ASH Daily News for 17 December 2019
- Smoking and vaping banned on Mid Devon District Council property
- Man accidentally ‘blows up’ car by lighting cigarette after spraying air freshener
- US: Congress set to prohibit sales of tobacco and vaping products to anyone under 21
Smoking and vaping banned on Mid Devon District Council property
From January 1st 2020, Mid Devon District Council (MDDC) will be implementing an extended smoking ban at all its sites.
A spokesperson for the Council’s Leadership Team said: “In line with legislation, our buildings have been smoke-free for many years, but up until now our staff and customers have been able to smoke or vape in close vicinity to our buildings as well as in our designated smoking shelters. From January they will no longer be able to do this and will have to leave our site if they wish to smoke or vape. This applies to both staff and visitors. Prominent signs will be displayed at all the affected areas, and anyone seen smoking or vaping in contravention of the ban will be asked to leave.”
Source: Devon Live, 17 December 2019
Man accidentally ‘blows up’ car by lighting cigarette after spraying air freshener
A car owner has sustained minor injuries after he sprayed air freshener from an aerosol can inside his vehicle before lighting a cigarette, causing an explosion. West Yorkshire Police said the driver was stationary in traffic when the “dramatic” incident occurred in a street in Halifax.
They said the driver had not ventilated his car after spraying “excessive” amounts of air freshener on Saturday around 3pm.
He then lit a cigarette, causing the fumes to ignite. The explosion was powerful enough to damage the windows of nearby businesses, said police. “The fumes exploded and blew out his windscreen, along with some windows at nearby business premises…the owner fortunately sustained only minor injuries but this could have been worse” Police added.
Source: Independent, 16 December 2019
US: Congress set to prohibit sales of tobacco and vaping products to anyone under 21
Sales of tobacco products to anyone under 21 would be banned under a year-end congressional spending bill likely to pass this week, congressional staffers said. The measure, which would include cigarettes and e-cigarettes, has bipartisan support and was introduced in May 2019 by Senate Majority Leader Mitch McConnell and Sen. Tim Kaine. In November, President Trump told reporters he supported an increase in the tobacco-buying age to 21 from 18.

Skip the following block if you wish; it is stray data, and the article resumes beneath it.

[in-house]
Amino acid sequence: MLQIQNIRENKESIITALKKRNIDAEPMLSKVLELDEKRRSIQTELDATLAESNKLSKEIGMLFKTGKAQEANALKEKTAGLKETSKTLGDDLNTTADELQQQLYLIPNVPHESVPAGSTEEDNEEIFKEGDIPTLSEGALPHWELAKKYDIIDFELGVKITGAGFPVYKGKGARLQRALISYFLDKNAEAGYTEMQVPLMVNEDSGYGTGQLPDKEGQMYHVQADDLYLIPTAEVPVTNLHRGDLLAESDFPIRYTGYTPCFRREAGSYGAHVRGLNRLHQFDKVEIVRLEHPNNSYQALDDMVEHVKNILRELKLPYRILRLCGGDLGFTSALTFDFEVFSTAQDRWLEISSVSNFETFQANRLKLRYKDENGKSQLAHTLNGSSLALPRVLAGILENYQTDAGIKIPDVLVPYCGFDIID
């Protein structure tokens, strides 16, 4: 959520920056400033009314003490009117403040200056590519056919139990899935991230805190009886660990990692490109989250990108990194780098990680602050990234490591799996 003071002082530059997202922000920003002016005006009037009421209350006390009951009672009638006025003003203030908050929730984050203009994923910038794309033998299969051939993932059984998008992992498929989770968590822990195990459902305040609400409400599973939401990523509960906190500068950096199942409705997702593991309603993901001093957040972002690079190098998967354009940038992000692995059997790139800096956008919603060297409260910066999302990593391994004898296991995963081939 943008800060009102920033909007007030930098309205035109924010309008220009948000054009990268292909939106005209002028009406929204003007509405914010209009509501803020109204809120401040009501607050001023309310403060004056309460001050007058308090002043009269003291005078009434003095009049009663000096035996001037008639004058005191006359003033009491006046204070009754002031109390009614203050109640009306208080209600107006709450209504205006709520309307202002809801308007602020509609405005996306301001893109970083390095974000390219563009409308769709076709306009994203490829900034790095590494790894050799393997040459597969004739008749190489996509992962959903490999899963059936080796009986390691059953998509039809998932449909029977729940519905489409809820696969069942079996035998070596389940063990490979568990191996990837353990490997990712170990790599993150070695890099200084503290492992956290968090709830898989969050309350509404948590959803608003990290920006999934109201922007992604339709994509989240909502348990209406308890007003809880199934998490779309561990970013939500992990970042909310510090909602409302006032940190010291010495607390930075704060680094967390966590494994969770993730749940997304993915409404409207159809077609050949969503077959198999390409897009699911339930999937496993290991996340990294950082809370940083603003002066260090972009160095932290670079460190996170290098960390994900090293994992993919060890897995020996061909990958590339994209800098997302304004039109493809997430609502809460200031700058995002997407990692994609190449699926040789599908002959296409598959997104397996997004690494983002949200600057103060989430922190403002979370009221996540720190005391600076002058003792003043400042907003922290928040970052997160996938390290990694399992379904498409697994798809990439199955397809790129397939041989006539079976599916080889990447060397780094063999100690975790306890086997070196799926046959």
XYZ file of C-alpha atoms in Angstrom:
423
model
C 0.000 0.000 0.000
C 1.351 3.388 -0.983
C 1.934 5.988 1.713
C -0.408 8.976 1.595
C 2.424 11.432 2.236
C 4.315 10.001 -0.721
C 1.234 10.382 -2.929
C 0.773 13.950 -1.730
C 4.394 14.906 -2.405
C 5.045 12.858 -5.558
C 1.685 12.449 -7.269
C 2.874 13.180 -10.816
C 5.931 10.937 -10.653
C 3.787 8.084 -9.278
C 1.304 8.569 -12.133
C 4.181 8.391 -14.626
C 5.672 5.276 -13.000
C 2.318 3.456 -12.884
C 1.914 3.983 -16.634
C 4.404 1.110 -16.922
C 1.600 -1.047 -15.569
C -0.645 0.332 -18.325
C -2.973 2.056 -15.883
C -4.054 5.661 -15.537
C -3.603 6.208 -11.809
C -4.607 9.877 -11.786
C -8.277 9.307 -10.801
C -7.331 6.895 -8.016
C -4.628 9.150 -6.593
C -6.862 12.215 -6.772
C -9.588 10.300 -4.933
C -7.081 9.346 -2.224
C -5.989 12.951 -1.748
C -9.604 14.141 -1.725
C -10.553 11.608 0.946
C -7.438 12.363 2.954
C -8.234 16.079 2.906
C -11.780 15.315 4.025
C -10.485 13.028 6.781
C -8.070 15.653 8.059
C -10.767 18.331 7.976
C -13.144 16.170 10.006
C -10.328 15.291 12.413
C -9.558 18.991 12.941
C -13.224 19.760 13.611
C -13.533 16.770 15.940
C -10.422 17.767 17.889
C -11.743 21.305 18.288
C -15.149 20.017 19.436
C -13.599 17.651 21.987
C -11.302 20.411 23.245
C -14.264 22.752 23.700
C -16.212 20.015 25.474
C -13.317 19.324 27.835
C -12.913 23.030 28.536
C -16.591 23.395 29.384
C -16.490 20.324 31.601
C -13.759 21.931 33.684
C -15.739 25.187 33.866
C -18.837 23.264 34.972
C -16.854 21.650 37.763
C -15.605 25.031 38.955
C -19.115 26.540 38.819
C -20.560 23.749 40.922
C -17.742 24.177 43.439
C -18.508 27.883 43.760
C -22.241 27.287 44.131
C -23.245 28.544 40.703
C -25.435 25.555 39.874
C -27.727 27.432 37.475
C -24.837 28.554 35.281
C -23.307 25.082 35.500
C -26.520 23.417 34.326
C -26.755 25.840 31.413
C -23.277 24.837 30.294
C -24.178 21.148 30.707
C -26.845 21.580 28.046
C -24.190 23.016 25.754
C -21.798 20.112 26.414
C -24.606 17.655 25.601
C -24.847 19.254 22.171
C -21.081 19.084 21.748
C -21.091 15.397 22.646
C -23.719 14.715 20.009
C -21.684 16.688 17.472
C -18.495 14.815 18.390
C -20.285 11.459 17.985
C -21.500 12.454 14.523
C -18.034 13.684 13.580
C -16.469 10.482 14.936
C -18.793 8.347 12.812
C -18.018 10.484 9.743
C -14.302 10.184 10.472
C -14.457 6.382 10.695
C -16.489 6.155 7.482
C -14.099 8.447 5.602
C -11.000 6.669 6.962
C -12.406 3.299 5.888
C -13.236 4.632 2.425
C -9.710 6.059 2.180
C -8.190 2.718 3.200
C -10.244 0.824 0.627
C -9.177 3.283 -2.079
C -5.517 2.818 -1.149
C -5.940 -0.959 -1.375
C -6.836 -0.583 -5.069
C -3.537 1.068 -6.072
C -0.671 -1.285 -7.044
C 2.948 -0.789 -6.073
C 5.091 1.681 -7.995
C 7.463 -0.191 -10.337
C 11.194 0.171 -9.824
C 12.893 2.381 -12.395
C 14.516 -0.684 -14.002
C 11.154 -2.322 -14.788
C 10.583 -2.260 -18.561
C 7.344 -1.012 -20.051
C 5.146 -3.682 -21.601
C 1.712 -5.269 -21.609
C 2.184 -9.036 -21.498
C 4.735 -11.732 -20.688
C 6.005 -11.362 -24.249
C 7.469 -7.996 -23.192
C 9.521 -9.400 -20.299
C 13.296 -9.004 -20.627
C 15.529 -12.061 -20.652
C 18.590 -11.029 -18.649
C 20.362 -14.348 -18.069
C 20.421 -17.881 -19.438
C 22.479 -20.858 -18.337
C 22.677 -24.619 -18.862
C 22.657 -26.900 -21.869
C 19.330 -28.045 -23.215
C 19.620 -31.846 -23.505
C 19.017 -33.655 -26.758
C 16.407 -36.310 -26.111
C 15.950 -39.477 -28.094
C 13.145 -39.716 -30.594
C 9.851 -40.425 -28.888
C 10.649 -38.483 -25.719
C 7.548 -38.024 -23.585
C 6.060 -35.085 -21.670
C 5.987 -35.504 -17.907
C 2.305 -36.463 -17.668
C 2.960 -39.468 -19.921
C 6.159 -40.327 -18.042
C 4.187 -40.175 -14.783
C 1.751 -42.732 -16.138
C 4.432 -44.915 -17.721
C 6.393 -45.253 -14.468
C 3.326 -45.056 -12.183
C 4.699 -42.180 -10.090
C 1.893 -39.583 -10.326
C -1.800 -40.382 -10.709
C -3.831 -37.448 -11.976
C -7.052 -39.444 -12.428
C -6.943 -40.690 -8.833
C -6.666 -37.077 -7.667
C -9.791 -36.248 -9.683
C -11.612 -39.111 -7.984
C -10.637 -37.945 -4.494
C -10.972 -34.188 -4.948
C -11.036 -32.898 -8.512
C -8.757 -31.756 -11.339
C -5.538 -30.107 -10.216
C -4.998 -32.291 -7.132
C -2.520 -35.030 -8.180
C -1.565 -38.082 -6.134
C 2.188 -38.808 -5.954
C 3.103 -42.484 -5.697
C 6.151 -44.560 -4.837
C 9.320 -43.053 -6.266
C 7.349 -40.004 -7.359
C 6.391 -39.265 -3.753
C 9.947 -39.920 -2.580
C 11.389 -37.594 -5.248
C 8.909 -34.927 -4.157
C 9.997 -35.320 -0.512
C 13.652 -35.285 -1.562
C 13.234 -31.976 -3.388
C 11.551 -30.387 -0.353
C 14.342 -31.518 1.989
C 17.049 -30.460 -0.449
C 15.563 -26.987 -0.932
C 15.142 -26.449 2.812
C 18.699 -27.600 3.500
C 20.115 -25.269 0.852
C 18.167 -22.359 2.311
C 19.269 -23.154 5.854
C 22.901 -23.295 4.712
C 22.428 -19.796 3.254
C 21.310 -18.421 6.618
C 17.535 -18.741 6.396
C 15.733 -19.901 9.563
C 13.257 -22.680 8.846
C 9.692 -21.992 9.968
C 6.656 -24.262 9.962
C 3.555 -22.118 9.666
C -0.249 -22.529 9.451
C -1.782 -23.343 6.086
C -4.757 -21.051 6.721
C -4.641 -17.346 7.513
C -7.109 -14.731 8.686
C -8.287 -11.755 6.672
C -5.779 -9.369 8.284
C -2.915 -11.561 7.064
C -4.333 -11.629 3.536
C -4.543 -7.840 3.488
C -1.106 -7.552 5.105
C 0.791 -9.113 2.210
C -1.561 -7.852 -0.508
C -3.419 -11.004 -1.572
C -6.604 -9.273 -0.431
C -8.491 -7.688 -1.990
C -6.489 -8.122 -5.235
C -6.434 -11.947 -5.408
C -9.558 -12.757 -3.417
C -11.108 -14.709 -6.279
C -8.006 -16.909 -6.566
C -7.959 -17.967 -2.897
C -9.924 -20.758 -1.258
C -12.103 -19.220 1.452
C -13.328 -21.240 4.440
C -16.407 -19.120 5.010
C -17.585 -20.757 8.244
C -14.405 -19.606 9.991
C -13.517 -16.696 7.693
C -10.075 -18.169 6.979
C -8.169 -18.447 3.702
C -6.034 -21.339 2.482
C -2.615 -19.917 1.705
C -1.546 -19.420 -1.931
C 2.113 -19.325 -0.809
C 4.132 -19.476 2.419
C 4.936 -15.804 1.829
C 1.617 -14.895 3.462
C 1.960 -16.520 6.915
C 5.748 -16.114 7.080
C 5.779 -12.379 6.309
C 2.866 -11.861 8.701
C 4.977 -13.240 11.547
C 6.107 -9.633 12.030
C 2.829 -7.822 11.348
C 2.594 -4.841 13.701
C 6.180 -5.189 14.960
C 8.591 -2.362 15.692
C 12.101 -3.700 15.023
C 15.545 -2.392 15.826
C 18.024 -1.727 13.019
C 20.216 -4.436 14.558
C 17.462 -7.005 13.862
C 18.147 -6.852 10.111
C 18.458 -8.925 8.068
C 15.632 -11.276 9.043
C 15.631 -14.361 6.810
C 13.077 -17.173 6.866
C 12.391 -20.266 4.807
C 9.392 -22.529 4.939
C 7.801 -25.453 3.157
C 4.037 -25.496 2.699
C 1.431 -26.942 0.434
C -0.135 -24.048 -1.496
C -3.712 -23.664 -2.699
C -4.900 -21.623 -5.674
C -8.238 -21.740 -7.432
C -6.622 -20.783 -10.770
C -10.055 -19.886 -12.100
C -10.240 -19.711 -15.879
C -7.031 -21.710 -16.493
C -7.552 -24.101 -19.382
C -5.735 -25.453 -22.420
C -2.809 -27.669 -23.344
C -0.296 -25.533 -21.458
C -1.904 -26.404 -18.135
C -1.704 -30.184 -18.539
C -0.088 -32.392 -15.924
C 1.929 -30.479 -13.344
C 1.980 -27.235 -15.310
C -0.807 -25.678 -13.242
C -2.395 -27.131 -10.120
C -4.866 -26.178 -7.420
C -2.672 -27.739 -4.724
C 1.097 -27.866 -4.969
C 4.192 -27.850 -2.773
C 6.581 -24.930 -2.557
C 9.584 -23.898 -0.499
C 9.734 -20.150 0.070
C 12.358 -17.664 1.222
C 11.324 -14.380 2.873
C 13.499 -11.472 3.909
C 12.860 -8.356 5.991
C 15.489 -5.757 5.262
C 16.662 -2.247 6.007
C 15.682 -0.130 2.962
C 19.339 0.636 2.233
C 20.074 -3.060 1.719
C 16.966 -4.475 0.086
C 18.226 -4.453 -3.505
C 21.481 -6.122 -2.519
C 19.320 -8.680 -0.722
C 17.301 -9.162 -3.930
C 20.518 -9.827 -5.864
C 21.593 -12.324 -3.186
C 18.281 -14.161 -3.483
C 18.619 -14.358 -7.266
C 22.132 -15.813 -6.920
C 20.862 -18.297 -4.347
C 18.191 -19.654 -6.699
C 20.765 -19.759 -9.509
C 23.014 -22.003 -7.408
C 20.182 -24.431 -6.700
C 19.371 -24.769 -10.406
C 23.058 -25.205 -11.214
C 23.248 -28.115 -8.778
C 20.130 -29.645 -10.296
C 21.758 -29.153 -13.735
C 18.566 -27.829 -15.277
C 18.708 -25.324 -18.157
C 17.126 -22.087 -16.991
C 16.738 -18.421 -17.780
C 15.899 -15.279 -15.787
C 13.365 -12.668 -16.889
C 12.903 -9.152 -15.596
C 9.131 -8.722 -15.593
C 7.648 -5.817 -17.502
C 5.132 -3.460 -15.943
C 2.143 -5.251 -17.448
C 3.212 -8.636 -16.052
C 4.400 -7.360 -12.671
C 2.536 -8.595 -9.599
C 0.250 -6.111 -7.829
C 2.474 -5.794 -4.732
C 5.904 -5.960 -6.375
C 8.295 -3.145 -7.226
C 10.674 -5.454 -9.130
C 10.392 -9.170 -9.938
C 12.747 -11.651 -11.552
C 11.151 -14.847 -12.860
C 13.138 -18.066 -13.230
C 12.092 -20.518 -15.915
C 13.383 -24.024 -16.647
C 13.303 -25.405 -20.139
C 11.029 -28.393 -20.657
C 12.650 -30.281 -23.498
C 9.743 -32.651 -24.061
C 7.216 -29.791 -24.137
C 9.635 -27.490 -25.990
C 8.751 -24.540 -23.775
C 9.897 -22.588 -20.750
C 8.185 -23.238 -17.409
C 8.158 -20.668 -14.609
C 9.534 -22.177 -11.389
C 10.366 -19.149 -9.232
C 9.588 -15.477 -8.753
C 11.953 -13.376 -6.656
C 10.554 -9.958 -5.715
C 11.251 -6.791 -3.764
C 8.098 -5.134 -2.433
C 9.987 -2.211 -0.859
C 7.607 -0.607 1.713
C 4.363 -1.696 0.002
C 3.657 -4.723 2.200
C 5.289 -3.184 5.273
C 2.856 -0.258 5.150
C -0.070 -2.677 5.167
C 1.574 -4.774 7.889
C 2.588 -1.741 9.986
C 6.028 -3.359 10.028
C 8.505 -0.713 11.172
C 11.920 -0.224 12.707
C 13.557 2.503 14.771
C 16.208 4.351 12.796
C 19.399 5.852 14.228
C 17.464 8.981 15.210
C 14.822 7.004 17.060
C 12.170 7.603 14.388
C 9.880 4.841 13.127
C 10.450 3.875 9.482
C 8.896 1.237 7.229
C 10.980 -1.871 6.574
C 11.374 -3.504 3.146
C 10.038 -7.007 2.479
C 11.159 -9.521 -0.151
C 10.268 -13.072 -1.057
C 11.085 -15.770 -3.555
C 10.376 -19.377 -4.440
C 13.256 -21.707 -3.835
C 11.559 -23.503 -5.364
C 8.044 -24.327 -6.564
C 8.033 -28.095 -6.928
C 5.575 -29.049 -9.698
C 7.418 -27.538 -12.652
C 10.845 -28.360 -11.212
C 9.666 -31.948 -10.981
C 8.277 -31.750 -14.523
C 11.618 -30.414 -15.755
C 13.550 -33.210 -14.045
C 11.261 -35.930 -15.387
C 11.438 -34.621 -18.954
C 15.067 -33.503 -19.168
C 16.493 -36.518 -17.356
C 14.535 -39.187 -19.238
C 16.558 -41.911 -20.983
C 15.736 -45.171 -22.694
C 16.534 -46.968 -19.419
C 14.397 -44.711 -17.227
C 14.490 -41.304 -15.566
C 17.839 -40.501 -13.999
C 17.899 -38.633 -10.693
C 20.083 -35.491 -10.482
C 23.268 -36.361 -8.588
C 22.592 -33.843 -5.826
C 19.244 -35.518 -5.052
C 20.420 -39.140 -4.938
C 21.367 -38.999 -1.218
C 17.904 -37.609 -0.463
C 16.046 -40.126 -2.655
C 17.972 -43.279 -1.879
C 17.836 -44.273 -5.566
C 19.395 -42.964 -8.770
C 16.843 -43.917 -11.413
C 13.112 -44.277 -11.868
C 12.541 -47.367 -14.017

Public health advocates praised the move, saying it would help reduce child access to vaping products. But they stressed much more action is needed to reverse the youth vaping surge. A White House official said it was likely Trump would embrace the age change as at least part of a solution to concerns about youth vaping levels in the US, but that no final decision had been made. The measure is partly designed to reduce teens’ ability to get e-cigarettes from older friends or acquaintances. Federal regulators have said that “social access” is the most common way for children to get vaping products.
“While raising the age to 21 is a positive step, in this case, the tobacco industry supports it to avoid other policies — like removing flavours from e-cigarettes and menthol cigarettes that would have a much greater effect,” said Matthew Myers, president of the Campaign for Tobacco-Free Kids. He noted that underage youth vaping increased sharply in the past two years, even with a minimum legal age of 18. Trump said in September that the Food and Drug Administration planned to take off the market any e-cigarettes that were not designed to taste like tobacco. But under fire from vape-shop owners and conservative groups, he backed away from the plan last month and has yet to announce a substitute.
The federal tobacco legislation follows efforts by many states to make it harder for teens to buy cigarettes and vaping products. Nineteen states, plus the District of Columbia, have barred sales of tobacco products to consumers under 21, and 16 of those laws have been implemented, according to the Campaign for Tobacco-Free Kids. Hundreds of localities also have raised the tobacco age.
Kaine said in a statement that the bill “will have an enormous positive impact on public health.” He cited a 2015 report by the National Academy of Medicine that found raising the tobacco age will significantly prevent or delay when kids take up tobacco products, decrease smoking and reduce premature deaths from smoking by more than 223,000. Vaping advocates have fought flavor bans, saying adult smokers rely on flavors to try to quit smoking. They have backed raising the tobacco age as one way to reduce youth access to e-cigarettes without banning flavors.
Source: The Washington Post, 17 December 2019